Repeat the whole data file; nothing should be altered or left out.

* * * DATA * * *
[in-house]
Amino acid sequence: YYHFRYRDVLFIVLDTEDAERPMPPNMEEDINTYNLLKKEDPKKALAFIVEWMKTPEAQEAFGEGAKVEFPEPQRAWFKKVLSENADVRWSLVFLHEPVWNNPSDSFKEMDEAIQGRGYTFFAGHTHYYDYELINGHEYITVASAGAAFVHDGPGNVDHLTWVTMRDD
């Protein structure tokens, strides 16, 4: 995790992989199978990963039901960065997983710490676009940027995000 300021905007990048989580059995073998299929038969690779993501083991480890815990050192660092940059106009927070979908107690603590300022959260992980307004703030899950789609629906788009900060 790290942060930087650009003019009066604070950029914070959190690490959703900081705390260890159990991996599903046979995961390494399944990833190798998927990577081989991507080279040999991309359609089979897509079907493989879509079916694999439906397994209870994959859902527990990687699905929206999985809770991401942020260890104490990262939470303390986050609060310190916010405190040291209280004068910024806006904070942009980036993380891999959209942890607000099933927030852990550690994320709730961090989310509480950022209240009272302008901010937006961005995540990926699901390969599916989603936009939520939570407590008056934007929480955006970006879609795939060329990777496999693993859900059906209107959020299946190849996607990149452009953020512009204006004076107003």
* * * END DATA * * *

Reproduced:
[in-house]
Amino acid sequence: YYHFRYRDVLFIVLDTEDAERPMPPNMEEDINTYNLLKKEDPKKALAFIVEWMKTPEAQEAFGEGAKVEFPEPQRAWFKKVLSENADVRWSLVFLHEPVWNNPSDSFKEMDEAIQGRGYTFFAGHTHYYDYELINGHEYITVASAGAAFVHDGPGNVDHLTWVTMRDD
């Protein structure tokens, strides 16, 4: 995790992989199978990963039901960065997983710490676009940027995000 300021905007990048989580059995073998299929038969690779993501083991480890815990050192660092940059106009927070979908107690603590300022959260992980307004703030899950789609629906788009900060 790290942060930087650009003019009066604070950029914070959190690490959703900081705390260890159990991996599903046979995961390494399944990833190798998927990577081989991507080279040999991309359609089979897509079907493989879509079916694999439906397994209870994959859902527990990687699905929206999985809770991401942020260890104490990262939470303390986050609060310190916010405190040291209280004068910024806006904070942009980036993380891999959209942890607000099933927030852990550690994320709730961090989310509480950022209240009272302008901010937006961005995540990926699901390969599916989603936009939520939570407590008056934007929480955006970006879609795939060329990777496999693993859900059906209107959020299946190849996607990149452009953020512009204006004076107003």